I am using a buffer tool to create a buffer on my base map in Openlayers. In addition to creating and visualizing this buffer, I pass the center point and radius to a query. The query collects all features of a certain table which fall into this buffer, and shows them on the map.

The problem is that in these two cases buffers are generated separately and are not exactly the same. This causes the query to collect less (not all) features inside the buffer. Below is an image to clarify the situation. You can see the buffer created in Openlayers in Orange color, as well as features inside it that are collected from PostGIS in black and gold colors (different features).

the circular buffer in OpenLayers and the ellipsoid shape of results retrieved from PostGIS query

Its easy to see how much difference is between these two buffers and the one that is generated by the query is more like an ellipsoid rather than circle.

How can I solve this?

The code for generating buffer in Openlayers:

var sides = 40;
var new_geom = OpenLayers.Geometry.Polygon.createGeodesicPolygon(centroid, radius, sides, 45, projection);

and I use the following WHERE clause inside my SELECT query:

WHERE ST_DWithin(ST_Transform(h.geom, 26918), (SELECT ST_Transform(ST_GeomFromText($center_buffer, 900913), 26918)), $radius_buffer)

more information: h is the alias of my table where I want to collect features that fall inside the circular buffer. and center_buffer and radius_buffer are the variables pass by OpenLayers (the same used for creating the buffer in OpenLayers).

As mentioned by a site user below, the city data is around Hamburg and therefore I changed my SRID in my query from 26918 to 26931. With this, the problem of strange ellipsoid shape of my features inside buffer is solved but there is still a big difference between the buffer and the data retrieved from PostGIS. See image below:

enter image description here

1 Answer 1


Generally, I would expect a buffer in UTM to match up pretty well to a geodetic buffer. Close enough you wouldn't be able to see the difference. But, looking at your map, it looks like you're working in a European city, but you're generating your PostGIS buffer in UTM 18, which is valid in the area of New York City.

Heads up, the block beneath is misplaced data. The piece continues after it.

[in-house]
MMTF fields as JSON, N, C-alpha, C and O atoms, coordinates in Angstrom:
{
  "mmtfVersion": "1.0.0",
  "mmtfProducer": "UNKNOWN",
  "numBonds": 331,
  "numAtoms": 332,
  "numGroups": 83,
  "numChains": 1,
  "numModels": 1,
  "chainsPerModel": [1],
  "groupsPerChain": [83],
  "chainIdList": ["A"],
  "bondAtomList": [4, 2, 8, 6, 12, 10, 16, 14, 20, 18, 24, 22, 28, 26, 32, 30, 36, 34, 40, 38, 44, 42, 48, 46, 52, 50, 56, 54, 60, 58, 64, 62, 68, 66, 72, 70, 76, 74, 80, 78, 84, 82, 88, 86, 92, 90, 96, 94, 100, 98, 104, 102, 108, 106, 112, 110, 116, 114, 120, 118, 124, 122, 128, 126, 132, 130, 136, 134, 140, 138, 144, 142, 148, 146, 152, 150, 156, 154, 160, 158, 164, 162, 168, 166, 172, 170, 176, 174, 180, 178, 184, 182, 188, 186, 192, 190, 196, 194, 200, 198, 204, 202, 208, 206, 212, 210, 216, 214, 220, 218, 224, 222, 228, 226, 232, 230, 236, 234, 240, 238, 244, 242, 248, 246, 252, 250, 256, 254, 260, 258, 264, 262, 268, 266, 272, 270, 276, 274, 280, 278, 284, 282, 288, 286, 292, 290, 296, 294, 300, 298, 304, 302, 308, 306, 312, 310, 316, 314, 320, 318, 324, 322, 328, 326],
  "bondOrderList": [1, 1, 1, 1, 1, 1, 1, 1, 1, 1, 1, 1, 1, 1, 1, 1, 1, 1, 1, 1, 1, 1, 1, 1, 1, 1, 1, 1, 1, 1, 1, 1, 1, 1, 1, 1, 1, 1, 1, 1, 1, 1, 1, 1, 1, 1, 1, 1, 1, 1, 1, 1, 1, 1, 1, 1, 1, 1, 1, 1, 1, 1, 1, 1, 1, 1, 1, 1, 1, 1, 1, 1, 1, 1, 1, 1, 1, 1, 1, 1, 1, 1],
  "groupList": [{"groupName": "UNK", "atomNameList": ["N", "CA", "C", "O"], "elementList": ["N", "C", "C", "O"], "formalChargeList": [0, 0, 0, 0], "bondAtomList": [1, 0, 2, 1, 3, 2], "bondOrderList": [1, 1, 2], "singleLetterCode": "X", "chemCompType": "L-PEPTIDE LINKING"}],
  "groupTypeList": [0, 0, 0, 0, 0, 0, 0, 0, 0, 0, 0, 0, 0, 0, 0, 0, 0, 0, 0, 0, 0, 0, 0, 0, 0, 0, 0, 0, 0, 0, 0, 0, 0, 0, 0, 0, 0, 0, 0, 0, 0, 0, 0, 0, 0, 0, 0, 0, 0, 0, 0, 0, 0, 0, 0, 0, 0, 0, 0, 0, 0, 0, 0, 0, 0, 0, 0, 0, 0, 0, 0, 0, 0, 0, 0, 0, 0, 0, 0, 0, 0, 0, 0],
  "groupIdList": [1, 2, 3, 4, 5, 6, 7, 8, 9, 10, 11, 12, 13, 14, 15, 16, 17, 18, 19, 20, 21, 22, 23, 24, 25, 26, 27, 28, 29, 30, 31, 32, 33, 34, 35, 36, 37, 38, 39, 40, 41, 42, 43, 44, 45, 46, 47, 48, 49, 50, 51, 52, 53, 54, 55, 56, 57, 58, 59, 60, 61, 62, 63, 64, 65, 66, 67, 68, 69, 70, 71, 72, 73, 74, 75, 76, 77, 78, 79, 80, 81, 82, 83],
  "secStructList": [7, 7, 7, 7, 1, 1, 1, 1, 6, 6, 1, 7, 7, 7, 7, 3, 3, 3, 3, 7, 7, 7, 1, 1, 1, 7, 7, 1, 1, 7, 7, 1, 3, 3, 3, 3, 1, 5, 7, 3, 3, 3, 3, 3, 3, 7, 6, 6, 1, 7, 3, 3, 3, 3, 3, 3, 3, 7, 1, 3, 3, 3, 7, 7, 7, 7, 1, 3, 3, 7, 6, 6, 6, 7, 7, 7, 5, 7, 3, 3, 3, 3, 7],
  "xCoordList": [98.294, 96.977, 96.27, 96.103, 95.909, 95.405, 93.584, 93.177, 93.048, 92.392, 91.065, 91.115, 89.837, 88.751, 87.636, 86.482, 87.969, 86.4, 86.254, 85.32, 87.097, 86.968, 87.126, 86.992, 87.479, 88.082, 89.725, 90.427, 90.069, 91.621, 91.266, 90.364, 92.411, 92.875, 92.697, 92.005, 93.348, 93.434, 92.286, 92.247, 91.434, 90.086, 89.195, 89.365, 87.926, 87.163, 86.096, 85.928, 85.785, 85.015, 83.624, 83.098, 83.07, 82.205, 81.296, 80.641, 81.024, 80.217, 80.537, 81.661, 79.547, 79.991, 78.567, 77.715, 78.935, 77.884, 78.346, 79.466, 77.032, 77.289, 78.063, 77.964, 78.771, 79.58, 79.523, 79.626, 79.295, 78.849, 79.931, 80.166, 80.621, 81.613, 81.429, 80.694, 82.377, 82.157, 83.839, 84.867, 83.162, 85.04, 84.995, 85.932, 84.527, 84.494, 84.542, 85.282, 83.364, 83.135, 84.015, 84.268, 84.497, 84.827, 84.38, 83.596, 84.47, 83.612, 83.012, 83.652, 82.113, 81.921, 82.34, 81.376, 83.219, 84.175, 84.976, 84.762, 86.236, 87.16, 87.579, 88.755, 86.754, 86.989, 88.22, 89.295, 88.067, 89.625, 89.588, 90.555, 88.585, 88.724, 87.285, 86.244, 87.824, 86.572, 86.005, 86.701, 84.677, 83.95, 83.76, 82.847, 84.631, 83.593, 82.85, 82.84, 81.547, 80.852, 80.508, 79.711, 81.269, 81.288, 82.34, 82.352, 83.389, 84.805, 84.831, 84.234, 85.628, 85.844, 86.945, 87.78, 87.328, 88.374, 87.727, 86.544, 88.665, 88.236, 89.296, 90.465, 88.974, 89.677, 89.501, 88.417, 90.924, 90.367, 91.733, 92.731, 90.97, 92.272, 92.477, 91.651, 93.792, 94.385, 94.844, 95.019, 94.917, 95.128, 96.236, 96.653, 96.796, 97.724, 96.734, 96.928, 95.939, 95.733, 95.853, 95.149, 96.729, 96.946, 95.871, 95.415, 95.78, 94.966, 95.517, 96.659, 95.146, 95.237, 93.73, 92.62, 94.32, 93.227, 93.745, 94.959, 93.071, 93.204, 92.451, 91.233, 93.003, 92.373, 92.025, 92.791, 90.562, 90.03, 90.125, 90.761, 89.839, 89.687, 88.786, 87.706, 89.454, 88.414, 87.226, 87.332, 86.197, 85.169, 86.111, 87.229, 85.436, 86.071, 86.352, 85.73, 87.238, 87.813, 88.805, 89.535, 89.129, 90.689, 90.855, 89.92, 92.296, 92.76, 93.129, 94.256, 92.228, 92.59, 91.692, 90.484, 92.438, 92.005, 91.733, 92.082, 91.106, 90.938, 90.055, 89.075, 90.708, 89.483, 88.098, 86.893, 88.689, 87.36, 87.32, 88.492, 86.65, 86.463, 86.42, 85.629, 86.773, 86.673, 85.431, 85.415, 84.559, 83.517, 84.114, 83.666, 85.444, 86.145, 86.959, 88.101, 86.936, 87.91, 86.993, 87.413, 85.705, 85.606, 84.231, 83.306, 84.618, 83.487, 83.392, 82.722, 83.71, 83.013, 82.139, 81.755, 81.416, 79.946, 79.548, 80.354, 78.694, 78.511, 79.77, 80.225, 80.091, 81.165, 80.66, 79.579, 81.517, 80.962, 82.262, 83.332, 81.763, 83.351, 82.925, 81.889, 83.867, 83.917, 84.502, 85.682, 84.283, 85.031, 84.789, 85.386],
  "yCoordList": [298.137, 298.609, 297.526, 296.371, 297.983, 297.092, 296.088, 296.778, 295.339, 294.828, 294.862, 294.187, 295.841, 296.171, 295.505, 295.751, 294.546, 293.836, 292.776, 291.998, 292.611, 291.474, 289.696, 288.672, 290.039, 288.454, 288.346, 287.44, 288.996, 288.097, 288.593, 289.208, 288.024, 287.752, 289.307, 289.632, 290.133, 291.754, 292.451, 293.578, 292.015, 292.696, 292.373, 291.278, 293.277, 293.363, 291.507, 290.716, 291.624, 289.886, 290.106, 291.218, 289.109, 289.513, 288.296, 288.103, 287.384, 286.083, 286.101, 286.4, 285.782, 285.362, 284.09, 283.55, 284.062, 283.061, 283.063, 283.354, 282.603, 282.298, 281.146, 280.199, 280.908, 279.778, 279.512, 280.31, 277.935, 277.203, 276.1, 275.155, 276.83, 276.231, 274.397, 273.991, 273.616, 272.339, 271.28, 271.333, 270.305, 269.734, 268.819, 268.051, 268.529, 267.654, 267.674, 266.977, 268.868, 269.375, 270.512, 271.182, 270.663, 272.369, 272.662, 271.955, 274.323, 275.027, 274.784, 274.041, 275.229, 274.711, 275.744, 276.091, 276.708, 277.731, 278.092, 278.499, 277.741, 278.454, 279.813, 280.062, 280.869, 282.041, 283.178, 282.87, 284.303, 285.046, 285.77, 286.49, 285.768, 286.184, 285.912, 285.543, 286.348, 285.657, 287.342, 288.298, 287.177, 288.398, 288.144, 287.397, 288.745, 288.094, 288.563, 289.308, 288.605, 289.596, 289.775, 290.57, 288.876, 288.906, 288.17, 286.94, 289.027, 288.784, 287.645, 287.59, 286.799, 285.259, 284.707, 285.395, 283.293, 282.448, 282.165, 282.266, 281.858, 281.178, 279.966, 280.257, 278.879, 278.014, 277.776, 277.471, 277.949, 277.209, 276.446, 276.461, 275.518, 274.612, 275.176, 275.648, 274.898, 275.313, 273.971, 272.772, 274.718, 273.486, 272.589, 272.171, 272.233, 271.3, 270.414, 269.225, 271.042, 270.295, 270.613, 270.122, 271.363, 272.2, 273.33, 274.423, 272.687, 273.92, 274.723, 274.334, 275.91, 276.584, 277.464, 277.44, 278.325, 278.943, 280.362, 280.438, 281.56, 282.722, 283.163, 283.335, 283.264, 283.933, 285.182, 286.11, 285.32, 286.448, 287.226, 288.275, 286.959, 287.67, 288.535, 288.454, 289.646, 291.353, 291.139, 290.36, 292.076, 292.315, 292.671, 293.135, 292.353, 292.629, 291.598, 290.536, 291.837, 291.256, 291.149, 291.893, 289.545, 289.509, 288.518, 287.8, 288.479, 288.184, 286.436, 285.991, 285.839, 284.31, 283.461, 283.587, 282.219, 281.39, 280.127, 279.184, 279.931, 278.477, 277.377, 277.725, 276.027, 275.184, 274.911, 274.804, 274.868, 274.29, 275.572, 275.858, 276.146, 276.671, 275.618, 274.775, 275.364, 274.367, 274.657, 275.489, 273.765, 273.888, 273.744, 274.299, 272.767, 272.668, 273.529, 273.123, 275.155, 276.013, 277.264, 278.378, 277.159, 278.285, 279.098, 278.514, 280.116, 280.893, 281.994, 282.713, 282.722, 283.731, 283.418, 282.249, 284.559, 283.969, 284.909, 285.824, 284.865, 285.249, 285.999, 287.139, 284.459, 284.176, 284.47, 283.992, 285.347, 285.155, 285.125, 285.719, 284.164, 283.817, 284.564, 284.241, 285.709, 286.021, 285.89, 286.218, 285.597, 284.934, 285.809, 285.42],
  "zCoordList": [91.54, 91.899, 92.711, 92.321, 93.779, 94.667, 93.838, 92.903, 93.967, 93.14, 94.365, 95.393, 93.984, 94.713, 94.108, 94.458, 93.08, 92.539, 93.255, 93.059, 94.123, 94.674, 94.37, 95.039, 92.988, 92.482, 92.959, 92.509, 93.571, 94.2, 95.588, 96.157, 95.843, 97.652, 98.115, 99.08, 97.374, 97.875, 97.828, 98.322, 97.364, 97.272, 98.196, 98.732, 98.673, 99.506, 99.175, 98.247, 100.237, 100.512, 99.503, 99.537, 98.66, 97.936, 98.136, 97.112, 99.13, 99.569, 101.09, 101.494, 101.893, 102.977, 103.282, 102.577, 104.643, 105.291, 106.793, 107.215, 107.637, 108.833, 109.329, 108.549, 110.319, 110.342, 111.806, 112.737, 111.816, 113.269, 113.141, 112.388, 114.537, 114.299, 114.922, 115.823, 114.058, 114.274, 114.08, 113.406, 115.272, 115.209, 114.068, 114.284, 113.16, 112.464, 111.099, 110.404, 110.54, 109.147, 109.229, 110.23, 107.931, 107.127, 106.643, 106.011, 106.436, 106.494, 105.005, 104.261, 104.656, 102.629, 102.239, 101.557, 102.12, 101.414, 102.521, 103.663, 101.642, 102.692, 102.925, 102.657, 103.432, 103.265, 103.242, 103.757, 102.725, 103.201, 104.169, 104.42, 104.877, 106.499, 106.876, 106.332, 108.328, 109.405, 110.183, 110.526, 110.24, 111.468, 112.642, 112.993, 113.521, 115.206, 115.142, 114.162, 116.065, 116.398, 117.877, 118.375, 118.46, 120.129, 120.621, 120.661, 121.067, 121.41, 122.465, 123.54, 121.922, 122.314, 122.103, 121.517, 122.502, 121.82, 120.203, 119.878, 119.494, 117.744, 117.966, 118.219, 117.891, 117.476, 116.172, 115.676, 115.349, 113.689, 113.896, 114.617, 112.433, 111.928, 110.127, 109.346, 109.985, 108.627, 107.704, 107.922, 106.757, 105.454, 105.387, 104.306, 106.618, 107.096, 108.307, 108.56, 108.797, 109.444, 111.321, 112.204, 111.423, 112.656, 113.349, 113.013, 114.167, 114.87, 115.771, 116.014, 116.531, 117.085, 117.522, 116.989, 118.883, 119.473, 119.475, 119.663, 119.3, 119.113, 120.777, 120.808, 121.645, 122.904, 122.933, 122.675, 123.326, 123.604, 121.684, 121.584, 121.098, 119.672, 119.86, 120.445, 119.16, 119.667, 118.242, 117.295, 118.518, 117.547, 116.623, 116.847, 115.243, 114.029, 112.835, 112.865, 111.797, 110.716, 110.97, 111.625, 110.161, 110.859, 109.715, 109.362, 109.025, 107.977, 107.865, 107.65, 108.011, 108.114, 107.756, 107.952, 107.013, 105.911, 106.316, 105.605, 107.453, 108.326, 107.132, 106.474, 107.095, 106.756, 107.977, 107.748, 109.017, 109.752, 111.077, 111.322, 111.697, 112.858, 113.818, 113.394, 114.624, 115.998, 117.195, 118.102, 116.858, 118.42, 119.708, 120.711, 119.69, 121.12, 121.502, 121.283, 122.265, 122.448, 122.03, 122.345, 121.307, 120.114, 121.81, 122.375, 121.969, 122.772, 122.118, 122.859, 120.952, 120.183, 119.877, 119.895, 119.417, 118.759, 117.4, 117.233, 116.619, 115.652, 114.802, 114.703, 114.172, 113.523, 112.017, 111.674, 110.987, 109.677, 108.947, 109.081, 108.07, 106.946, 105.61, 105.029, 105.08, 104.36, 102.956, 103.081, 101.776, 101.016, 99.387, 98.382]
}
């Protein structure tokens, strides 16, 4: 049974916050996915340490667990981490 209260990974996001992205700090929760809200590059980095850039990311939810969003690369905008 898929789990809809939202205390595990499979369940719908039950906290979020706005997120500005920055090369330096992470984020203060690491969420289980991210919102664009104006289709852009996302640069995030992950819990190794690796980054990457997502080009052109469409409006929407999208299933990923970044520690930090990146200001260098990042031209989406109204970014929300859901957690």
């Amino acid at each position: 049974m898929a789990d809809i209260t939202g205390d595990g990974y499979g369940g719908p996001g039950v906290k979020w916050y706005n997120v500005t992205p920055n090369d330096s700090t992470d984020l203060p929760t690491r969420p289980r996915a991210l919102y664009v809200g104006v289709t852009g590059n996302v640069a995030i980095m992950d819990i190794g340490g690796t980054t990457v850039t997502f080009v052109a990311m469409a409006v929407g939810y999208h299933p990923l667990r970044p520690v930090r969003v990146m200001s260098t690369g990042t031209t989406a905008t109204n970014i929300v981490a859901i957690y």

UTM projections get worse the further east or west you get from their central meridians, and you are very far east indeed of the center of UTM 18.

Try using the ST_DWithin(geography, geography, radius) function instead.

Or, if your work is always in one region, just figure out the right UTM zone for your region (Zone 31 for Hamburg, ESPG:26931) and keep using ST_DWithin(geometry,geometry,radius).

I also don't like your SQL syntax, BTW, try something without subqueries:

SELECT * FROM something 
    ST_Transform(h.geom, 26931), 
    ST_Transform(ST_GeomFromText($center_buffer, 900913), 26931), 

Unless you have a function reprojected index on the geometry column, this will also get slow as the table gets big, so you'll want to:

CREATE INDEX something_utm_gix ON something USING GIST (ST_Transform(geom, 26931))
  • Thank you for the tips. As I updated in my question, I changed the SRID value in PostGIS query. The problem is still not solved. You can see the new image updated in my question above. Any other suggestions on how to fix this?
    – Catlover
    Mar 20, 2014 at 8:47
  • I also tried using geography function instead, which failed to show the data on map. The WHERE clause of my query is below:
    – Catlover
    Mar 20, 2014 at 8:52
  • WHERE ST_DWithin(h.geom::geography, ST_GeomFromText($center_buffer, 900913)::geography, $radius_buffer)
    – Catlover
    Mar 20, 2014 at 8:53
  • You cannot cast a 900913 geometry into geography, so if you ran this at the command-line you'd get an error. Mar 20, 2014 at 20:20

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